Ms. BARRYMORE: I’m so honored to be on your program. I’m not kidding I
listen to you all the time. I just can’t believe I’m not, like, in my
Crown Vic driving down the road listening to this myself.

(Soundbite of laughter)

Ms. BARRYMORE: …I don’t believe it’s really happening, so thank you -
thank you, thank you for having me on.

DAVIES: Drew Barrymore speaking with Terry Gross recorded in April.
Barrymore stars in the HBO adaptation of Grey Gardens," which is out on
DVD next week.

Coming up, jazz critic Kevin Whitehead on an album from a new quartet
led by pianist, Fred Hersch.

This is FRESH AIR.
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'Live' With The Fred Hersch Pocket Orchestra

DAVE DAVIES, host:

2008 was a horrendous year health-wise for jazz pianist, Fred Hersch who
was diagnosed with HIV two decades ago and has AIDS. He's now on the
rebound and has returned to performing. But before he took a downturn
last year, he recorded live in New York with a new quartet. Jazz critic
Kevin Whitehead says it one of Fred Hersch's best and weirdest bands.

(Soundbite of song, "Stuttering")

KEVIN WHITEHEAD: “Stuttering” by pianist Fred Hersch's Pocket Orchestra
actually a quartet with voice, trumpet and drums. One way to shake up
players in the jazz rhythm section is to take one away, the bass player
in this case. You give up something but lopsided rhythm sections promote
a looser kind of interplay. One good thing about this band is it often
becomes a de-facto duo for Hersch and drummer Richie Barshay. He knows
how to dig into a Brazilian march.

(Soundbite of song, "Stuttering")

WHITEHEAD: The lack of a bass player gives pianist Fred Hersch more
leeway to make sudden turns without a collision. But that also means
sometimes his left hand has to be the band's bass player. Listen to
Hersch backup trumpeter Ralph Alessi who's got great chops but a
weakness for playing a little too much.

(Soundbite of song, "Stuttering")

WHITEHEAD: On Fred Hersch's album "Live At Jazz Standard" everyone in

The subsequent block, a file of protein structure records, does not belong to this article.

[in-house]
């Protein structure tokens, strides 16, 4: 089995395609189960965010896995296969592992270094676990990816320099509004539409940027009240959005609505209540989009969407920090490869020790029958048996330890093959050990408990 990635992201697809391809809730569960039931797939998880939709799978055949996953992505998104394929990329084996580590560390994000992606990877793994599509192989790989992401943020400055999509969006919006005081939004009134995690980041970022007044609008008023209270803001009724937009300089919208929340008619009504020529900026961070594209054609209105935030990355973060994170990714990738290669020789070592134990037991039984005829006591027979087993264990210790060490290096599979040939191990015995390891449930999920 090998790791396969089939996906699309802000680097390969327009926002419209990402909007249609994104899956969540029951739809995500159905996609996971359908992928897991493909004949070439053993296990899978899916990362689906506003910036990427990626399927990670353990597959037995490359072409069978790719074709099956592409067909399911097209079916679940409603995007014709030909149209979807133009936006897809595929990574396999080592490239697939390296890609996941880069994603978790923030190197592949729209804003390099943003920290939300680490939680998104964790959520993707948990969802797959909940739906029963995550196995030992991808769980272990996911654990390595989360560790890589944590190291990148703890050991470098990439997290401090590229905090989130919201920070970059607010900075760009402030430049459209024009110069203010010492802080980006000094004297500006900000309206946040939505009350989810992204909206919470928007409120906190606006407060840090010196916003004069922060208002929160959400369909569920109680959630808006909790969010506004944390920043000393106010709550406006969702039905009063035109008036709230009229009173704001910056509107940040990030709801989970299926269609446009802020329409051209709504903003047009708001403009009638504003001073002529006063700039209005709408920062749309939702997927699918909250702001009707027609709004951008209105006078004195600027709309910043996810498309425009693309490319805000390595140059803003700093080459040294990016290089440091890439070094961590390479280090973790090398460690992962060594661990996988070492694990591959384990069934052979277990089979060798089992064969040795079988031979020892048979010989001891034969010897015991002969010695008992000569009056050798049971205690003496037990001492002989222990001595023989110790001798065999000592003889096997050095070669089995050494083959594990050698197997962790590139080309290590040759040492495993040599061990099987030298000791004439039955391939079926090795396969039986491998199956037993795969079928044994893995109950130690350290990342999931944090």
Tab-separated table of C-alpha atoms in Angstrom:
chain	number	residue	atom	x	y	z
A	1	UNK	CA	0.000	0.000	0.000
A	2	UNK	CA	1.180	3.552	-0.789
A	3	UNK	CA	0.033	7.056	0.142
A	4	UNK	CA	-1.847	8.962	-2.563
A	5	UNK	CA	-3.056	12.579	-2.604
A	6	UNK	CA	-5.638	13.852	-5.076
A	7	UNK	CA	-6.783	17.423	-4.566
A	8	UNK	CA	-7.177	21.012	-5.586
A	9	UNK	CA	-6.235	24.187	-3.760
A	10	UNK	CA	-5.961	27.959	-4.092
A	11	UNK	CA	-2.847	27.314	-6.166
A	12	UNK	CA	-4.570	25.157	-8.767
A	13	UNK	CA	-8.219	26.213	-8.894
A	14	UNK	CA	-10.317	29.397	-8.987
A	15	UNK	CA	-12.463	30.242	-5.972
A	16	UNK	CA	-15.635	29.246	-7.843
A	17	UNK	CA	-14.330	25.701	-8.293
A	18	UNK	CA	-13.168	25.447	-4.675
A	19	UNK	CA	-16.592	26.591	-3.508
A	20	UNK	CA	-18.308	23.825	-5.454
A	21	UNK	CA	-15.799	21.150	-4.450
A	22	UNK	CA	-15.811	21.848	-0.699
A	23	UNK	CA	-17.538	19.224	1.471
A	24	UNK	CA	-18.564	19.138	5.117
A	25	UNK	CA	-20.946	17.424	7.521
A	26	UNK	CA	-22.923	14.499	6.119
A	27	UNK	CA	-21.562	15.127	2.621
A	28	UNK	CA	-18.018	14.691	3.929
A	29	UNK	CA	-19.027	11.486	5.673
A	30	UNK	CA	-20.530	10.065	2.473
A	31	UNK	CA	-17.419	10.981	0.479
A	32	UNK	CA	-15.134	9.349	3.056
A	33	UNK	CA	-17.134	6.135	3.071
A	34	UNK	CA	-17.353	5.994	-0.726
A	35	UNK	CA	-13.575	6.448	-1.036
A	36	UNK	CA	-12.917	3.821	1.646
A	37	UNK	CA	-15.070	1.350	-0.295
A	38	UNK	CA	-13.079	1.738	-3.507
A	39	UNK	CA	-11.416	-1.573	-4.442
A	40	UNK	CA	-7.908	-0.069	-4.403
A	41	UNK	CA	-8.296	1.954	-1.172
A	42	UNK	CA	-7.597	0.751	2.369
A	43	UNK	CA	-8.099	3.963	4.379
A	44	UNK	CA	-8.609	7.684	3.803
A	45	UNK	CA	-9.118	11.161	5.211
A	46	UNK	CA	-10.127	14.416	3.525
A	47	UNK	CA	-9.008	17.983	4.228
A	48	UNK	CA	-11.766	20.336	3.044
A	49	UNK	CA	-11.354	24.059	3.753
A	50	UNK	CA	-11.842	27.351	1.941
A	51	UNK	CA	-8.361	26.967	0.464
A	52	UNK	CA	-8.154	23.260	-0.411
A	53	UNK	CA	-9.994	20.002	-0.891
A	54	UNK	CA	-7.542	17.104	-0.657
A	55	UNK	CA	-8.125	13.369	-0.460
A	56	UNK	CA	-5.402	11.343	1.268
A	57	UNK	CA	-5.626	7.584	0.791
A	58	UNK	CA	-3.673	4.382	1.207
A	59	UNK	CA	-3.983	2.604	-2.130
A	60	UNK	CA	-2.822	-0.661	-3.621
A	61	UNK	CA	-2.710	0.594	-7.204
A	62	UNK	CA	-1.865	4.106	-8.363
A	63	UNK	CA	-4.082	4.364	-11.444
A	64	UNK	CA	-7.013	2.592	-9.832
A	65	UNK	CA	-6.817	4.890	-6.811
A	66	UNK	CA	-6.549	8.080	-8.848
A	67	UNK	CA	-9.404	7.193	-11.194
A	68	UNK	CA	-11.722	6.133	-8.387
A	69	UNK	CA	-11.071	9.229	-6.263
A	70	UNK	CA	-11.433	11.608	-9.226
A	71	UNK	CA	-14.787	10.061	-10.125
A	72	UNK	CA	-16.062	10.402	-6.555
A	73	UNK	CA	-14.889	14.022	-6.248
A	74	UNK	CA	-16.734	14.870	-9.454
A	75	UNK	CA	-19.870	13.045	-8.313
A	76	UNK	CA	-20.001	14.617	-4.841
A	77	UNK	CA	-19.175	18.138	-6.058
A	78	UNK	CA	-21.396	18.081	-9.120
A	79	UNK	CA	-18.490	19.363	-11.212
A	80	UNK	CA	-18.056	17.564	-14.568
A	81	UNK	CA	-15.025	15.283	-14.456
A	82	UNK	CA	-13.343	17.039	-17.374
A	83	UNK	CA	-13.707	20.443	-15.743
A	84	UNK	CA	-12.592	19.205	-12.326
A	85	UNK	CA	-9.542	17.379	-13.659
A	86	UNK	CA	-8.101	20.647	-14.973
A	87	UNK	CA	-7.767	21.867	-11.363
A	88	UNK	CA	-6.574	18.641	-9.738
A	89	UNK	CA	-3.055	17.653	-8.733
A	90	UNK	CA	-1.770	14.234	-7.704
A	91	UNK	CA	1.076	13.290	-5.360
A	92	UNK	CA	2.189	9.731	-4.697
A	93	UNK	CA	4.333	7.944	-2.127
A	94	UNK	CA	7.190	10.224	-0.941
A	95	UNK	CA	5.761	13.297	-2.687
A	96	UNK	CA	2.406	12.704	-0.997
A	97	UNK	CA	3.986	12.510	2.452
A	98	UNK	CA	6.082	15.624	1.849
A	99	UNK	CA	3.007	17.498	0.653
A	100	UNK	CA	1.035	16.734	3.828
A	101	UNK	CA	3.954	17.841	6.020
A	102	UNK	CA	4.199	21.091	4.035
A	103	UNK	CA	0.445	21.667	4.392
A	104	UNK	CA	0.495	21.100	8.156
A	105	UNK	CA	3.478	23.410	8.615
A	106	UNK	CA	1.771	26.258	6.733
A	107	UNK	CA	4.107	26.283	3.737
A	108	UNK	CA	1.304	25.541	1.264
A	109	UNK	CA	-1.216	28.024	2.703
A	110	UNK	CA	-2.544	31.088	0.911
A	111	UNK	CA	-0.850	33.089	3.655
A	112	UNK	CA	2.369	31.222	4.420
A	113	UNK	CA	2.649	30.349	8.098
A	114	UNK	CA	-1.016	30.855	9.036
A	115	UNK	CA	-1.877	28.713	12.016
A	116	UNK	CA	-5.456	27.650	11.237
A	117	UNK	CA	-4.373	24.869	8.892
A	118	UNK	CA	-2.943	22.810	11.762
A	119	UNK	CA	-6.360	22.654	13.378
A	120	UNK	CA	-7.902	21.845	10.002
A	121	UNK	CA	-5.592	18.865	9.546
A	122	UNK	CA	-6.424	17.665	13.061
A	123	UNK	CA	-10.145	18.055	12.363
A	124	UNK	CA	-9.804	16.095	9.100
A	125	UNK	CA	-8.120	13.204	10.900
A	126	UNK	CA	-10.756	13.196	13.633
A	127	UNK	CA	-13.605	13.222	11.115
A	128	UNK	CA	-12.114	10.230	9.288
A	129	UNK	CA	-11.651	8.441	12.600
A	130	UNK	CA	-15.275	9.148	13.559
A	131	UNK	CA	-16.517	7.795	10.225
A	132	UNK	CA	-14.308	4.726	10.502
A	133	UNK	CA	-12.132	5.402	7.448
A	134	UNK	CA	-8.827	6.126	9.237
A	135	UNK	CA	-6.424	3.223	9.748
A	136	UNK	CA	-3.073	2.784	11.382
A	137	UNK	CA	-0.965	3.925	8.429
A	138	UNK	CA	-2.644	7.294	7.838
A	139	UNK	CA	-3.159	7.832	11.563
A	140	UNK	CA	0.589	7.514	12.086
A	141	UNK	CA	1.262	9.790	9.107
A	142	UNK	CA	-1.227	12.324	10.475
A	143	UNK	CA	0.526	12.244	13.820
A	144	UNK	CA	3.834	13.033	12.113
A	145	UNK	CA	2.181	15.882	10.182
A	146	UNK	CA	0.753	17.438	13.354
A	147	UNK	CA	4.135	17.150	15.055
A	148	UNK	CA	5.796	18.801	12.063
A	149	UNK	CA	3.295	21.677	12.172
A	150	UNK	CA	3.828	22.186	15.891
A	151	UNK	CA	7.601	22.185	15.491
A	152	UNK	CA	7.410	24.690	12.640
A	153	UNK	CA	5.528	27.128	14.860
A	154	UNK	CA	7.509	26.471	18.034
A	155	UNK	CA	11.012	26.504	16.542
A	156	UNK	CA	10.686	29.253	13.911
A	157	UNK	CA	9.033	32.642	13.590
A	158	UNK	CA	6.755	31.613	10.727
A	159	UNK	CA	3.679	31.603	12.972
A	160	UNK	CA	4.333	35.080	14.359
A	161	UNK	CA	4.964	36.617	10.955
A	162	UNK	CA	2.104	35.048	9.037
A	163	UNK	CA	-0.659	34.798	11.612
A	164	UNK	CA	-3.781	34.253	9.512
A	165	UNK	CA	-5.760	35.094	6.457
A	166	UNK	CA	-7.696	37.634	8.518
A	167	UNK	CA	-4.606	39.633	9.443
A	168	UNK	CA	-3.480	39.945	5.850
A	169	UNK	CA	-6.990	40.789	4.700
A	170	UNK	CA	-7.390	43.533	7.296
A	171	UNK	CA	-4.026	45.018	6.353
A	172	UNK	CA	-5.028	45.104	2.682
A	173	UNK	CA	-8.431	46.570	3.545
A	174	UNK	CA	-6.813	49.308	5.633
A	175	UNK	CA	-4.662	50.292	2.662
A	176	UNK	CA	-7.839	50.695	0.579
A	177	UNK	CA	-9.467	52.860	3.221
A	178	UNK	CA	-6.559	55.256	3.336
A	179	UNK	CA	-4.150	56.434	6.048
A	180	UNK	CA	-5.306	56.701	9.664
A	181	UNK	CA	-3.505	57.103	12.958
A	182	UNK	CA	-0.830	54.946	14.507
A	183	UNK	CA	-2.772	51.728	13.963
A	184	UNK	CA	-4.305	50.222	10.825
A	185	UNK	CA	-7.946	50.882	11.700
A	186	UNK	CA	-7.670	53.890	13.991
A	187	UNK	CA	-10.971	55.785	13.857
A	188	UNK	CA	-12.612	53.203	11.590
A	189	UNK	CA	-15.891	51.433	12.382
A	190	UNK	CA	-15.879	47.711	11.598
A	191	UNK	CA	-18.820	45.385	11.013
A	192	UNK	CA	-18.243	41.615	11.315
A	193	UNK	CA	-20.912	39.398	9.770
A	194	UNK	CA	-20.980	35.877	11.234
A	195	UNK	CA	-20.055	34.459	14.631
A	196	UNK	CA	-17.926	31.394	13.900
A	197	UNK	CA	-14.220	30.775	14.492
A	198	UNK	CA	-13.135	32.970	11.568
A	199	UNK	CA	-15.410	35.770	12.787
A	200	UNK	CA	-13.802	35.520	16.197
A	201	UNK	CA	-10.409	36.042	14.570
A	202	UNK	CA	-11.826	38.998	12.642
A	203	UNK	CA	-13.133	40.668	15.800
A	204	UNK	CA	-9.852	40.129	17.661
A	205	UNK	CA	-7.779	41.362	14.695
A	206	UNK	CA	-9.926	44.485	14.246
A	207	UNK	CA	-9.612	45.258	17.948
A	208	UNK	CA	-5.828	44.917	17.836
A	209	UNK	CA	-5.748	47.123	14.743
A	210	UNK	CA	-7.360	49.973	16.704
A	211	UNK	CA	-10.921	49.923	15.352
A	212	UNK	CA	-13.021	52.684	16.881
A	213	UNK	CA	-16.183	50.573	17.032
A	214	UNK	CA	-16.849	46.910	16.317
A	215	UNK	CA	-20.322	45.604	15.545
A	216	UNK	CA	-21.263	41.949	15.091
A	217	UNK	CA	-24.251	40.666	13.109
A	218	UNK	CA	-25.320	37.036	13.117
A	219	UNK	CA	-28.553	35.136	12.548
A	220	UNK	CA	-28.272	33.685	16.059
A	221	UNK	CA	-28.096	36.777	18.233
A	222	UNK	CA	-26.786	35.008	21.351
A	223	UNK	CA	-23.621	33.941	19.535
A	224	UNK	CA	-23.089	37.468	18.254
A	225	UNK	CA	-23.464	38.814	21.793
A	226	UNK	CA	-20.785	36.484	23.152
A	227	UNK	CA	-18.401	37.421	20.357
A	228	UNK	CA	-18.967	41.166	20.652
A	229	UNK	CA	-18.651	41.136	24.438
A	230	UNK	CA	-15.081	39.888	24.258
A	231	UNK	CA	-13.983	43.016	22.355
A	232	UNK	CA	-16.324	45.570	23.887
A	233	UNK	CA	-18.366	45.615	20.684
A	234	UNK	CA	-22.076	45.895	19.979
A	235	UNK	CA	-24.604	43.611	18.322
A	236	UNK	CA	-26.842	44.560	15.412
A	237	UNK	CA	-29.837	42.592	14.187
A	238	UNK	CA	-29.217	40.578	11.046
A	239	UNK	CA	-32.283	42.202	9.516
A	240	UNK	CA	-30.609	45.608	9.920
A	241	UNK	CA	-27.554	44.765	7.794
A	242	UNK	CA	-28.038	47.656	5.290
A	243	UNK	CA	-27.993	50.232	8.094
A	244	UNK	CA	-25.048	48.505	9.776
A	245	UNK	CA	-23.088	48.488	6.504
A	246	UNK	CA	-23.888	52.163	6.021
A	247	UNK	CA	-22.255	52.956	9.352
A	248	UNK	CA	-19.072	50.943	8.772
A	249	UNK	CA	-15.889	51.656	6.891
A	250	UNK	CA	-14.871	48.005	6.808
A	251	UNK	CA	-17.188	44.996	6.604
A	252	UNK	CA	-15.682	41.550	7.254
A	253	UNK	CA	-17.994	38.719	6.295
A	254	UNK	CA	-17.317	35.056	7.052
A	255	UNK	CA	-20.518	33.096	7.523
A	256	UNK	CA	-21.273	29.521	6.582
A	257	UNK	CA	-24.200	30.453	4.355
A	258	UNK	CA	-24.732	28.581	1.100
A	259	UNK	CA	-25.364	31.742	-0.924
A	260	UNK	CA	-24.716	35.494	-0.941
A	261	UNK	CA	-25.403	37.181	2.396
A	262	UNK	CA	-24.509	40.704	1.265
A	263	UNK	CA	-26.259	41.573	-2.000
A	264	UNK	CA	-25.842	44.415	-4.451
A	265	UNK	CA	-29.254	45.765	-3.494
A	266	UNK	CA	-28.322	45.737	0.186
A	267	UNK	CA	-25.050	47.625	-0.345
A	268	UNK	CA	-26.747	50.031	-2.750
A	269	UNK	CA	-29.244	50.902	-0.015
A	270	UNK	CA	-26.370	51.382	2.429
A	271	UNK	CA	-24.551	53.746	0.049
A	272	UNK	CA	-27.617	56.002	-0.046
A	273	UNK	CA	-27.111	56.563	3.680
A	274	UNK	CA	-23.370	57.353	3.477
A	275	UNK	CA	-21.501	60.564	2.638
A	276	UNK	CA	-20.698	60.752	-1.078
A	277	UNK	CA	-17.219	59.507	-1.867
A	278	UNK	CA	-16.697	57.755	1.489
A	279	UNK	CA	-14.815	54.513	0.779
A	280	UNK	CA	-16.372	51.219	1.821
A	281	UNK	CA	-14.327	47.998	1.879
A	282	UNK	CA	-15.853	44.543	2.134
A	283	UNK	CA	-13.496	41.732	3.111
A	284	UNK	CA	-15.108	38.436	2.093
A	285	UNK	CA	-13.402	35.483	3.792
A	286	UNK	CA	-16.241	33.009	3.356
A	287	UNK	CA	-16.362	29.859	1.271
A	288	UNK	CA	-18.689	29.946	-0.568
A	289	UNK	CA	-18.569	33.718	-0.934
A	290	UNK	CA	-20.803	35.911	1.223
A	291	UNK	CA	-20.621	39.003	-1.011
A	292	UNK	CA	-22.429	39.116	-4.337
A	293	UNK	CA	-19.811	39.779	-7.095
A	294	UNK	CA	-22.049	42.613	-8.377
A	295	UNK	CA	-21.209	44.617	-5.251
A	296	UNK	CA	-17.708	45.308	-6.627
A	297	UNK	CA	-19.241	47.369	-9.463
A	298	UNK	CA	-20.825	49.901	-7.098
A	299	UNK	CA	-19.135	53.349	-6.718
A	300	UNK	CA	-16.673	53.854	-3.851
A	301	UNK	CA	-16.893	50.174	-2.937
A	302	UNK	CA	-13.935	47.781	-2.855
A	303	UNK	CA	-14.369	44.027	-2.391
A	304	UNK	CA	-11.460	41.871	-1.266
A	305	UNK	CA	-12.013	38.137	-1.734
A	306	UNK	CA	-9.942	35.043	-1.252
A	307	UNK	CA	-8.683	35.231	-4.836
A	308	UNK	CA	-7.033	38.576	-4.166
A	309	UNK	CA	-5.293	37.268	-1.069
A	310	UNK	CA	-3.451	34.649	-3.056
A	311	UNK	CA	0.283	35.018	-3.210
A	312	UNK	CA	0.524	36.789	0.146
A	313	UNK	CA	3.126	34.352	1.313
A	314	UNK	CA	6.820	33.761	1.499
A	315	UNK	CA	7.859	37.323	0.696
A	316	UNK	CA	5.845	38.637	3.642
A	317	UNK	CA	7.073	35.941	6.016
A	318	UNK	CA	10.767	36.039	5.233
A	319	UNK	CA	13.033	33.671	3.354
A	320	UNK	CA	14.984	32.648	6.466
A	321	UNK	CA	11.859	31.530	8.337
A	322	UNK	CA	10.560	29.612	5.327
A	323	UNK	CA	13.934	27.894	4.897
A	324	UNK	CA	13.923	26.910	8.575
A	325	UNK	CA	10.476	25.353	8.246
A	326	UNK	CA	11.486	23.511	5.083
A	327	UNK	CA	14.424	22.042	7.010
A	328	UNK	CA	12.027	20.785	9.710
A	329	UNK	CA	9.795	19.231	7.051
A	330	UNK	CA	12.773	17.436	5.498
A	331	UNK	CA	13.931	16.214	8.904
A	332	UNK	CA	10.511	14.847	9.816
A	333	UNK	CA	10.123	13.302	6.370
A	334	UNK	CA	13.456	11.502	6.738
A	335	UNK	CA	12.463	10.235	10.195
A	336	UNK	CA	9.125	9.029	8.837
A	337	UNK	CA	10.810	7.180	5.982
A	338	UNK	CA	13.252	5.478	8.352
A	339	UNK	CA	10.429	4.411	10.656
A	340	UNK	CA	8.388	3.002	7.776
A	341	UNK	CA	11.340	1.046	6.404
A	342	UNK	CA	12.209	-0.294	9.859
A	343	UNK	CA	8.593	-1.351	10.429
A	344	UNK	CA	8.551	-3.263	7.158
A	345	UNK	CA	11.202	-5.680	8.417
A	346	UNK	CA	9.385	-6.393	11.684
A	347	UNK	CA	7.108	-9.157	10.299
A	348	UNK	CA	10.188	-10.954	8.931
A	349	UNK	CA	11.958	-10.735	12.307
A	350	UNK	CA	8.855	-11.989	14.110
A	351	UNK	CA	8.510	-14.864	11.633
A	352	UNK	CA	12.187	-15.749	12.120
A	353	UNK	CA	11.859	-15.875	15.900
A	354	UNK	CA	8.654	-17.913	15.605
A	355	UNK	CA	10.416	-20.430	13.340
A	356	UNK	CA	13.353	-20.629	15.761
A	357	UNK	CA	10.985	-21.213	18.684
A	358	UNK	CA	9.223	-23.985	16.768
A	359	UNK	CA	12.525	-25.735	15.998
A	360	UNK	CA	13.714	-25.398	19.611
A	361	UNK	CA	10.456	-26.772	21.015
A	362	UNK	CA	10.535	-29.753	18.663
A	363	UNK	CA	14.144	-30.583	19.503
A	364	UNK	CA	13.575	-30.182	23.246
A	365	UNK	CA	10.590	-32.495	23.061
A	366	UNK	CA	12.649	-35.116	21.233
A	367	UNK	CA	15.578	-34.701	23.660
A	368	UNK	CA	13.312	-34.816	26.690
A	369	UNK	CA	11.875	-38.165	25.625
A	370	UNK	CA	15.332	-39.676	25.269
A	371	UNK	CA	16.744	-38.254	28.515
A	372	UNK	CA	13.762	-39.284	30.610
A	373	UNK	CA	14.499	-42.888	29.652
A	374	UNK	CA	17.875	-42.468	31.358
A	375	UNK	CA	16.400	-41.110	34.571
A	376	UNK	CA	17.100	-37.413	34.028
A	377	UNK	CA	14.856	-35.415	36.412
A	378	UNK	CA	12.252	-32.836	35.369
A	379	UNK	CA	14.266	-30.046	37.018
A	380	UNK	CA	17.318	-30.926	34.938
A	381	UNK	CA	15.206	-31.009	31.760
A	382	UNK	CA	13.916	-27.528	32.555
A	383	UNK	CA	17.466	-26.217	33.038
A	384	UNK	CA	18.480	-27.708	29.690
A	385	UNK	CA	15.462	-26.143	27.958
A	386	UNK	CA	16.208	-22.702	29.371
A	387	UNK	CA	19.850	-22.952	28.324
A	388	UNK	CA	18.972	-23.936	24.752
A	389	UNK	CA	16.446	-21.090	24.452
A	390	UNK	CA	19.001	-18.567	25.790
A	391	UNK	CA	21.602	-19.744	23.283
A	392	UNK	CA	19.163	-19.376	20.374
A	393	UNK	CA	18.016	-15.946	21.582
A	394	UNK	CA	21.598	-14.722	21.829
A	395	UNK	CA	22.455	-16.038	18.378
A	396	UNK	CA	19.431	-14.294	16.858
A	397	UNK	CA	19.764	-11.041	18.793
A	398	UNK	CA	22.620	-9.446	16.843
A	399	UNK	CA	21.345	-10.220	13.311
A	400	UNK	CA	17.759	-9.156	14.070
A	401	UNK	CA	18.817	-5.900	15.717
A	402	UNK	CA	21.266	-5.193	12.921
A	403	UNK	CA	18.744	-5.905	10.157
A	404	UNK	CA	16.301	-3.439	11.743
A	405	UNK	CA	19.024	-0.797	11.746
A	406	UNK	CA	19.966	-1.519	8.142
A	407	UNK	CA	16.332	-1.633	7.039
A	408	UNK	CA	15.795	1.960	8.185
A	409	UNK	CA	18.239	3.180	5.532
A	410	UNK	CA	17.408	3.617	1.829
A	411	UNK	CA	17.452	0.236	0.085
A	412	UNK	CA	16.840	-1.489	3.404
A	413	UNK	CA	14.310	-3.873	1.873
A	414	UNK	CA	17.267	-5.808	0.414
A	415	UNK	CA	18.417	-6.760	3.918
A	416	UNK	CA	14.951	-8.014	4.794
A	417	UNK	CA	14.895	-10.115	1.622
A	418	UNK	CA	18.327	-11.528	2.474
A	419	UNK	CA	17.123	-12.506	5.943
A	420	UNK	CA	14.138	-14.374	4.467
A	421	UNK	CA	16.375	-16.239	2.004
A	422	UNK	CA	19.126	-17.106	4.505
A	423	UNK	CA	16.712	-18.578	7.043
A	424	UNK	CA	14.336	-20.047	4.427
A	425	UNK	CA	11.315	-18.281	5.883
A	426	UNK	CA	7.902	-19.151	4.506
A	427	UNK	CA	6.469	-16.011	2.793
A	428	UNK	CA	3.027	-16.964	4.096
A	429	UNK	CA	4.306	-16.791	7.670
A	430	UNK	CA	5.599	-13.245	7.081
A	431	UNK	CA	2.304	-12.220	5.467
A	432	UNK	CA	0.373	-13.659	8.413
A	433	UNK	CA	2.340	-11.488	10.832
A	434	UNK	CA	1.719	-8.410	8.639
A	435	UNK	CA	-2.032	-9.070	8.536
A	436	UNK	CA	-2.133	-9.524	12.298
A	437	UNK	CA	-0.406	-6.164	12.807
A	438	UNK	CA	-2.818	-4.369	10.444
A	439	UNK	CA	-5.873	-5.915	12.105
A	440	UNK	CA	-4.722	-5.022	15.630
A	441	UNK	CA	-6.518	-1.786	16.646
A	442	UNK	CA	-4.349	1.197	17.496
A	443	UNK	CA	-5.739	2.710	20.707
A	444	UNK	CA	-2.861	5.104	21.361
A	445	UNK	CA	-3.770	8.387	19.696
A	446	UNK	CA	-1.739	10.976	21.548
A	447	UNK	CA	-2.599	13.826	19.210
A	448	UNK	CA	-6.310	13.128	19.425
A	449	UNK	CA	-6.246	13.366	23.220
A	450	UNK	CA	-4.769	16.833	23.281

his scale down Pocket Orchestra pitches in where they can. Jo Lawry is
called on to sing a couple of romantic lyrics and to speak and sing her

way through a Mary Joe Salter poem about memory and the play of light.
But more often she is freed from words altogether. If piano can play the
bass role, Lawry eases into Hersch's “Canzona” like a cello or viola.

(Soundbite of song, “Canzona”)

WHITEHEAD: That's the kind of pretty melody Chick Corea gave singer
Flora Purim in the 70s. Fred Hersch's Pocket Orchestra is a very modern
band that can reach into the past. The heavier role for the Fred's left
hand harks back to two-fisted early jazz piano players. When he uses Jo
Lawry's voice like an extra horn beside Ralph Alessi's trumpet, the
collective interplay recalls old New Orleans or Chicago bands who would
sometimes record without the bass.

(Soundbite of jazz music)

WHITEHEAD: Jo Lawry sounds like she’s been listening to jazz singer
Sheila Jordan, a good role model for weaving through situations like
that. Fred Hersch is rightly prides as an excellent ballad player who
works well with singers. But he also has a playful exploratory side. He
doesn't mind taking a tune way out for the pleasure of finding his way
home. Hersch’s Pocket Orchestra speaks to a few sides of his musical
personality. It’s a little band that does a lot.

(Soundbite of jazz music)

(Soundbite of applause)

DAVIES: Kevin Whitehead is currently on leave from teaching at the
University of Kansas. And he’s a jazz columnist for emusic.com. He
reviewed Fred Hersch Pocket Orchestra "Live At The Jazz Standard" on the
Sunny Side label. Coming up, David Edelstein on the new Sacha Baron
Cohen film, “Bruno.”

This is FRESH AIR.
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Dolce & Guevara: 'Bruno's Guerrilla-Comic Assault

DAVE DAVIES, host:

Sacha Baron Cohen’s highly anticipated and controversial new film,
“Bruno,” has finally arrived in theaters. Bruno is the fake documentary
saga of an outrageously flamboyant Austrian fashion model who travels to
the U.S. to become a movie star. Film critic David Edelstein has this
review.

DAVID EDELSTEIN: To say that Sacha Baron Cohen's “Bruno” is a queeny
stereotype is like saying water is wet. He's a geyser of swishiness. And
Baron Cohen is a big guy, with long arms and legs, and a wiggly little
butt. And when he sashays forth in a pink jumpsuit or short-shorts, he's
an amazing spectacle. Bruno is childishly oblivious, a boob, and he
parades himself in front of people who are not accustomed to someone so
out there, which is to say most people. For Baron Cohen, the whole world